If you had asked me at the beginning of this year what I’d be doing this summer, I would probably have shrugged and mumbled something about taking an extra course at university. Instead, I found myself in Romania, taking part in an ambitious educational project to help young people realize their potential in an increasingly competitive yet interdependent world: gROw, 2011.
When I say Romania, probably the first thing that comes to your mind is the legend of Dracula, with blood dripping from his fangs, the swish of his black cape as he turns into a bat and disappears into the Transylvanian night. When I chose to go to Romania for my exchange experience in the summer of 2011, I certainly wasn’t on the vampire trail; but to be perfectly honest it was one of the things that attracted me in the beginning. Believe it or not, vampires used to be cool back in the day, before they began sparkling in the sun.
But there’s much more to Romania than the folklore of vampires, as I found during my 2-month internship in Bucharest, the cultural, financial and administrative capital of this vigorous Eastern-European country.
Bucharest itself is about the size of Gulshan-e-Iqbal, the town where I live, at least in terms of population. But whoa is it different! From the underground metro, to the trolley-buses and trams; the gigantic parks and the river cutting through the middle of the city;
In a team with 9 others in Bucharest (from Poland, Russia, The Netherlands, Czech Republic, Greece & Malaysia), I worked with high school students, talking to them about global change and how they could adapt their skills to achieve their dreams and beyond. Discussions ranged from entrepreneurship, career orientation and self-awareness to how much a wedding in Pakistan costs and what kind of movies we have in Lollywood.
Before leaving, I was a little worried about the kind of reception and reactions I would get. Here I was traveling alone, a 20-year old guy from the “most dangerous country in the world,” where Bin Laden had been found just a couple of weeks before. But apart from a few awkward questions now and then, I neither felt nor experienced anything untoward. I was asked why I didn’t wear a beard, how many wives I had, if I had any bombs on me and whether I had a pet camel. Most of these questions were, of course, made in jest – and I had been expecting them. But for the most part, every single person I encountered was curious to discover the real side of Pakistan and listened to what I had to say with an open mind.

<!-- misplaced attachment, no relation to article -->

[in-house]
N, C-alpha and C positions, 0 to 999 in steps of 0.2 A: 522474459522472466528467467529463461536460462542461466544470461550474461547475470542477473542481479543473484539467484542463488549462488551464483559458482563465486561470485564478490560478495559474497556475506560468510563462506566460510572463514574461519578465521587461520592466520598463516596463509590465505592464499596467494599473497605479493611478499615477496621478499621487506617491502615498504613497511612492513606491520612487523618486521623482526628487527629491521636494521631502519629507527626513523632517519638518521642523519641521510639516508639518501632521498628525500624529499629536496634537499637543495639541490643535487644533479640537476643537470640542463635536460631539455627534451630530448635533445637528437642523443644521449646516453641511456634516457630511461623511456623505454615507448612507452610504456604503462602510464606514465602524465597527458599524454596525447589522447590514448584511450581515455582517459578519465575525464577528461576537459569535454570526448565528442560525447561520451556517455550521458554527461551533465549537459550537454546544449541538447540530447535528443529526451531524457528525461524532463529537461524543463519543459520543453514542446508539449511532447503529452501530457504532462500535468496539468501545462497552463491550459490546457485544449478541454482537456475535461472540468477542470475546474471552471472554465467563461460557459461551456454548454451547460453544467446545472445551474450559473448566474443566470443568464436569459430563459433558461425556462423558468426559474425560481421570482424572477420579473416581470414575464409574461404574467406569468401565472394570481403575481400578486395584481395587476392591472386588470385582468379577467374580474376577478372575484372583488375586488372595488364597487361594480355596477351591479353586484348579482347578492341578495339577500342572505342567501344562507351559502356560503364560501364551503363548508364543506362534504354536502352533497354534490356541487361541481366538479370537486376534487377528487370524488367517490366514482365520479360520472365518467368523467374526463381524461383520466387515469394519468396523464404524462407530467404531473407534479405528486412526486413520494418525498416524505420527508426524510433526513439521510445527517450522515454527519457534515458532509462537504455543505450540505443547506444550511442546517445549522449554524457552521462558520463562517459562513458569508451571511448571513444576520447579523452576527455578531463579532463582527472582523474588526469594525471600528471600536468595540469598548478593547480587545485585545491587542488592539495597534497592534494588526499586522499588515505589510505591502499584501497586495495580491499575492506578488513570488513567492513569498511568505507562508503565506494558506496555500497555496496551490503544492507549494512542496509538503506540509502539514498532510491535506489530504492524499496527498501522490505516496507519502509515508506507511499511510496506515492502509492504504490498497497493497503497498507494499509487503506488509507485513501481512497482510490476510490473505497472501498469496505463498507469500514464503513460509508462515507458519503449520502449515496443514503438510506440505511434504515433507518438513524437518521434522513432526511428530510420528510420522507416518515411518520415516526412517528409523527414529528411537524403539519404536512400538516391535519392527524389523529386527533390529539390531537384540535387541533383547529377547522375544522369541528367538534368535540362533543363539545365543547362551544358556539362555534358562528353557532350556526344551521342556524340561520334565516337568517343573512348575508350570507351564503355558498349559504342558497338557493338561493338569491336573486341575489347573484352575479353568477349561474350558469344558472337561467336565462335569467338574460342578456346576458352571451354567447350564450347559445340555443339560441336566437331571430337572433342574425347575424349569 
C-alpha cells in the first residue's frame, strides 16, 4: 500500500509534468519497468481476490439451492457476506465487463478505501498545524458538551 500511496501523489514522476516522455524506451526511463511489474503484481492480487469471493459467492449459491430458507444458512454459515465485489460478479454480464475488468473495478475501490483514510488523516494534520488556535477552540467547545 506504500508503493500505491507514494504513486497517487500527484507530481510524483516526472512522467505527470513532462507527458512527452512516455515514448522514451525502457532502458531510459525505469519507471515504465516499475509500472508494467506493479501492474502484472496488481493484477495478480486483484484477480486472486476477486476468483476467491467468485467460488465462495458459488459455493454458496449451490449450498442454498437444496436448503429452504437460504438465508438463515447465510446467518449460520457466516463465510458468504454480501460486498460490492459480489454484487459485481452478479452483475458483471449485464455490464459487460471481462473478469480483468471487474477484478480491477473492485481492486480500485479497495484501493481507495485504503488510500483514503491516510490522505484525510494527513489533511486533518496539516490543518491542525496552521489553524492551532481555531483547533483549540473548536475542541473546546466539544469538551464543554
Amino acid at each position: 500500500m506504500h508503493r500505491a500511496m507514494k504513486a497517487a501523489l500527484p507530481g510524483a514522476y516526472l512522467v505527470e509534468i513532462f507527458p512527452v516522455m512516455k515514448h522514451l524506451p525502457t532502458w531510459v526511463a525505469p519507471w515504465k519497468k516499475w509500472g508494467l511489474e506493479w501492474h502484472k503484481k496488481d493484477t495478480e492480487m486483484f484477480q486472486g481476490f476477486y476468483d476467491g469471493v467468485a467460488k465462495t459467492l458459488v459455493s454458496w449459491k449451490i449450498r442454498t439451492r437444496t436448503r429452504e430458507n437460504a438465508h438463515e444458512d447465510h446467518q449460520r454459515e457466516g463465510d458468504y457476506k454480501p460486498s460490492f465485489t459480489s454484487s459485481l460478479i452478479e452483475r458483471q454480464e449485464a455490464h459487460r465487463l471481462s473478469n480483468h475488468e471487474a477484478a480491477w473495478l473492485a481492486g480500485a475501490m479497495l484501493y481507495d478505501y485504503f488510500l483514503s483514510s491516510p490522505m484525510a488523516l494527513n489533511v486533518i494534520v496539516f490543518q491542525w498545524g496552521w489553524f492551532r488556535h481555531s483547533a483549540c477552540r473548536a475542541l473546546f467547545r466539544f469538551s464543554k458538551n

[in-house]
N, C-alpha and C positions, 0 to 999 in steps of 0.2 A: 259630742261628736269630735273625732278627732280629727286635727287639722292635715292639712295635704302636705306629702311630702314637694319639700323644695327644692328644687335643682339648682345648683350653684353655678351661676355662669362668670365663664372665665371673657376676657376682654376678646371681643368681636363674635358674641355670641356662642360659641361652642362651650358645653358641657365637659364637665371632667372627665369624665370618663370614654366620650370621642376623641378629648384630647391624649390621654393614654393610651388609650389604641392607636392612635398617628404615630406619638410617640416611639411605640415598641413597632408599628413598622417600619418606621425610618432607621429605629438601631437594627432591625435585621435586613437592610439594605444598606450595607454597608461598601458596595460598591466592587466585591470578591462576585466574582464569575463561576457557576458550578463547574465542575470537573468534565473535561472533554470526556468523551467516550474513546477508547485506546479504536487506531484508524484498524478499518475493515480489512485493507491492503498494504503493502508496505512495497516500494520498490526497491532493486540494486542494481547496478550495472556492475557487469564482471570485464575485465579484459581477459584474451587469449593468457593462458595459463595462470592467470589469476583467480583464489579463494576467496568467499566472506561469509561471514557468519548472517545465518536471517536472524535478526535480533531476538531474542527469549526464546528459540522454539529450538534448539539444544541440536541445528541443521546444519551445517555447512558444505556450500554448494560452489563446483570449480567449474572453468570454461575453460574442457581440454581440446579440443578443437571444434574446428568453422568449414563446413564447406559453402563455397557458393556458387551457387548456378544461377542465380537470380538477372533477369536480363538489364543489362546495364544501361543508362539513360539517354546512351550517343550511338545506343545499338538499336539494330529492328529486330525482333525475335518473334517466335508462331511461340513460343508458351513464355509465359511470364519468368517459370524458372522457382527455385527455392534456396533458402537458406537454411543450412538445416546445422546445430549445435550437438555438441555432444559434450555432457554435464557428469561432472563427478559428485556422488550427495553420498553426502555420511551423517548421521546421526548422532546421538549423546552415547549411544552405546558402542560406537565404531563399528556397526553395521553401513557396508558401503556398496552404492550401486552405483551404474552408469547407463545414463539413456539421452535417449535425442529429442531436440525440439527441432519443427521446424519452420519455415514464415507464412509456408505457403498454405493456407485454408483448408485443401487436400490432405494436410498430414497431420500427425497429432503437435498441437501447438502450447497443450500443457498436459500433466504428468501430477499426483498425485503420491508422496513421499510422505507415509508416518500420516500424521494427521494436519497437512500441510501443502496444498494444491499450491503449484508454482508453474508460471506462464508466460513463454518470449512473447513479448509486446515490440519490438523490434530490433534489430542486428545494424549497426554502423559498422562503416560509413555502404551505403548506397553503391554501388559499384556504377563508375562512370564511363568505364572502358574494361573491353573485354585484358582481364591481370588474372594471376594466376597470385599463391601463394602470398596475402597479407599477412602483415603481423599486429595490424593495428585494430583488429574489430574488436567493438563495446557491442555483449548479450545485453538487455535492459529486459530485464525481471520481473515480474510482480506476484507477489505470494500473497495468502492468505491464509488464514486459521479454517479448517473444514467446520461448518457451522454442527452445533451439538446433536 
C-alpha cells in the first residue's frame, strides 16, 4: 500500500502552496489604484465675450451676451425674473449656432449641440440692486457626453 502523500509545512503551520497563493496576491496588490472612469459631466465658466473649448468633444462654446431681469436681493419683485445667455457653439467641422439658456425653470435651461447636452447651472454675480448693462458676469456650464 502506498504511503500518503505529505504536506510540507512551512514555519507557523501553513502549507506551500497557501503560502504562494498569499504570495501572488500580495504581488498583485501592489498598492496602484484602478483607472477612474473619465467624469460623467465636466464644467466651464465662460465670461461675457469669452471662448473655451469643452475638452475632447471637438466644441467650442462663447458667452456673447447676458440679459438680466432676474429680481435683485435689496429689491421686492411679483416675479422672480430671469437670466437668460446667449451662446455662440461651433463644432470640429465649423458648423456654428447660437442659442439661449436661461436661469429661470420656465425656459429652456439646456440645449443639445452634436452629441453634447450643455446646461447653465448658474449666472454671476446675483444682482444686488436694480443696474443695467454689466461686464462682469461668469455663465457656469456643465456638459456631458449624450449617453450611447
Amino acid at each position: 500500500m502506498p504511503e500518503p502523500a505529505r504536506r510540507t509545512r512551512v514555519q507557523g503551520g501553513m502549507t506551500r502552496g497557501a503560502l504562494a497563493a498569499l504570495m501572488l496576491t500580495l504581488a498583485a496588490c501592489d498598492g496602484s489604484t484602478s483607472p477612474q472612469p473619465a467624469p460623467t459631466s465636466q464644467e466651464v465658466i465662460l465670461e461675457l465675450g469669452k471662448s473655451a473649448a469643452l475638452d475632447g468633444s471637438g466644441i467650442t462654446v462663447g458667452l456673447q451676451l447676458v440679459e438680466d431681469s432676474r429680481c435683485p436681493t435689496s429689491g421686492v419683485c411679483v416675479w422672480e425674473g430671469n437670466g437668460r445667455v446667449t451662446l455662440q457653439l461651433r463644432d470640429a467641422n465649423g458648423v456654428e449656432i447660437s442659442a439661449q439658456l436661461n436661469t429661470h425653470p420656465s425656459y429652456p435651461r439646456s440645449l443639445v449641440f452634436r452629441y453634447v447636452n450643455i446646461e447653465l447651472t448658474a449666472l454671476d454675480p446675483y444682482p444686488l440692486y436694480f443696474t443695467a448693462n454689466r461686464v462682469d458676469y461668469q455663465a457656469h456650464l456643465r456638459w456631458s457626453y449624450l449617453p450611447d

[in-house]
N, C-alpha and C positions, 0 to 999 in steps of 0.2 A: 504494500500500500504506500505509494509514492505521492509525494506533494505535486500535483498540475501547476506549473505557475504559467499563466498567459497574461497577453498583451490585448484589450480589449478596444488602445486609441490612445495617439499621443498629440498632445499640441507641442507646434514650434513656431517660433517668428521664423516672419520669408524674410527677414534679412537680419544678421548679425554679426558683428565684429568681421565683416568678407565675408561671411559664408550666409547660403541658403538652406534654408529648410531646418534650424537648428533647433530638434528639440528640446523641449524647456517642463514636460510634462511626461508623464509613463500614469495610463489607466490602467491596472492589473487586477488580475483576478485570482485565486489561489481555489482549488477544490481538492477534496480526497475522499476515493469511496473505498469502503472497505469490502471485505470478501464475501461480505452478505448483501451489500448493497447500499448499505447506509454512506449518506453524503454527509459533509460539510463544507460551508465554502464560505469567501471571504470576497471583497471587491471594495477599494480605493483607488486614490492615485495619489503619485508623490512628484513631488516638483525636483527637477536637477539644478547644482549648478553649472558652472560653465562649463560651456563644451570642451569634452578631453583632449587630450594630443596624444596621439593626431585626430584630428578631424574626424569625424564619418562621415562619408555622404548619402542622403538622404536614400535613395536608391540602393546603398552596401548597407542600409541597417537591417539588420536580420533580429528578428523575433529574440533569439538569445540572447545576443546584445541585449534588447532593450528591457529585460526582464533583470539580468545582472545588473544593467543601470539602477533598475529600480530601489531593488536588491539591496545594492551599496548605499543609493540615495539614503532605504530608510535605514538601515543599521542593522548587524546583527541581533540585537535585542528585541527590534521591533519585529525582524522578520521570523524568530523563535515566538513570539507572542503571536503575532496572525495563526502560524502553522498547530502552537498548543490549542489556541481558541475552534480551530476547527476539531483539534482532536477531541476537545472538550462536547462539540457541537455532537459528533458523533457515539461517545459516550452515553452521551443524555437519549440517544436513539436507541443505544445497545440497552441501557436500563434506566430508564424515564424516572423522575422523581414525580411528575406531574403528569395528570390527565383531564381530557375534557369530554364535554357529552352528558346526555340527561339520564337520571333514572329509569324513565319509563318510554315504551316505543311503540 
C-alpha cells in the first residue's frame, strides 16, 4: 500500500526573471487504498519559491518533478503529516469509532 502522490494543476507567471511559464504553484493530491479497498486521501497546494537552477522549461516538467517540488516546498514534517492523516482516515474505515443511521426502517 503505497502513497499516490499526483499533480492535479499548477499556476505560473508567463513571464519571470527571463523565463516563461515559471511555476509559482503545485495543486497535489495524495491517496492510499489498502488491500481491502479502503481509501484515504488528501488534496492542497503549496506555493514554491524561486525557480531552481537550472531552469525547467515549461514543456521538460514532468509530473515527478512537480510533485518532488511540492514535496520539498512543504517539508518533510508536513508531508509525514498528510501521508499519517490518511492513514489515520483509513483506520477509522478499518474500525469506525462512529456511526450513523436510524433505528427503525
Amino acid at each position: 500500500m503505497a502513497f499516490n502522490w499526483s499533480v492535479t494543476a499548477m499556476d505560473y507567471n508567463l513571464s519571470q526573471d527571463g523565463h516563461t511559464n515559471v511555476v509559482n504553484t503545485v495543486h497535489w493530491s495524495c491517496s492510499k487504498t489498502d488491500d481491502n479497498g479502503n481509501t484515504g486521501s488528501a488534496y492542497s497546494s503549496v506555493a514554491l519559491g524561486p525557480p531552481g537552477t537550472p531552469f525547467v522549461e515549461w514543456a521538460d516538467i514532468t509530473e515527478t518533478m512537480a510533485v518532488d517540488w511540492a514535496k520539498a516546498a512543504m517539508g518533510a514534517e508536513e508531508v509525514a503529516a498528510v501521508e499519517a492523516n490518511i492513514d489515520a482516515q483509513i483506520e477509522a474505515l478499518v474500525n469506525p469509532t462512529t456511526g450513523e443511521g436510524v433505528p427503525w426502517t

I met many wonderful people throughout my exchange, in Bucharest as well as the other cities in Romania I had the pleasure of visiting. I made some invaluable friends; my awesome co-trainers and everyone in AIESEC Bucharest, who all made my summer much more fun than I could have hoped for. I discovered many things about myself and about other people during this time. I think that’s the biggest difference between an AIESEC (international) internship and a “regular” local internship. Plucked from my comfortable life here in Karachi and left alone to fend for myself in a dramatically different environment than what I was used to, there was no choice but to adapt – and that came easily enough. We Pakistanis are nothing if not very good at adapting to less-than-favorable conditions. But if someone were to ask me what the hardest part of the internship was, I would say it was finishing it and leaving.
There are many small incidents and inside jokes that pop into my head every now and then as I’m reminded of all the fun I had with my co-trainers. From the look of surprise on the waiter’s face when I asked for a Coke instead of a beer, to walking 1,500 steps up a hill to see Vlad Dracula’s castle; being asked whether Pakistanis live in caves and travel on camels, to trying to explain the function of a model Rickshaw to a Romanian customs officer; going inside a 600-year old Orthodox church to playing Uno with the elderly in the park. This whole experience has been a treasure-trove of memories and learning that I would gladly do all over again.
AIESEC gave me the opportunity to make some great friends from 27 different countries and experience their cultures; to travel a beautiful Eastern European country and experience (bits of) its fascinating culture; and most importantly, to contribute to something great. I’ve developed myself and helped to improve the impressions of Pakistan. I’ve lived through a life altering experience that I will never forget.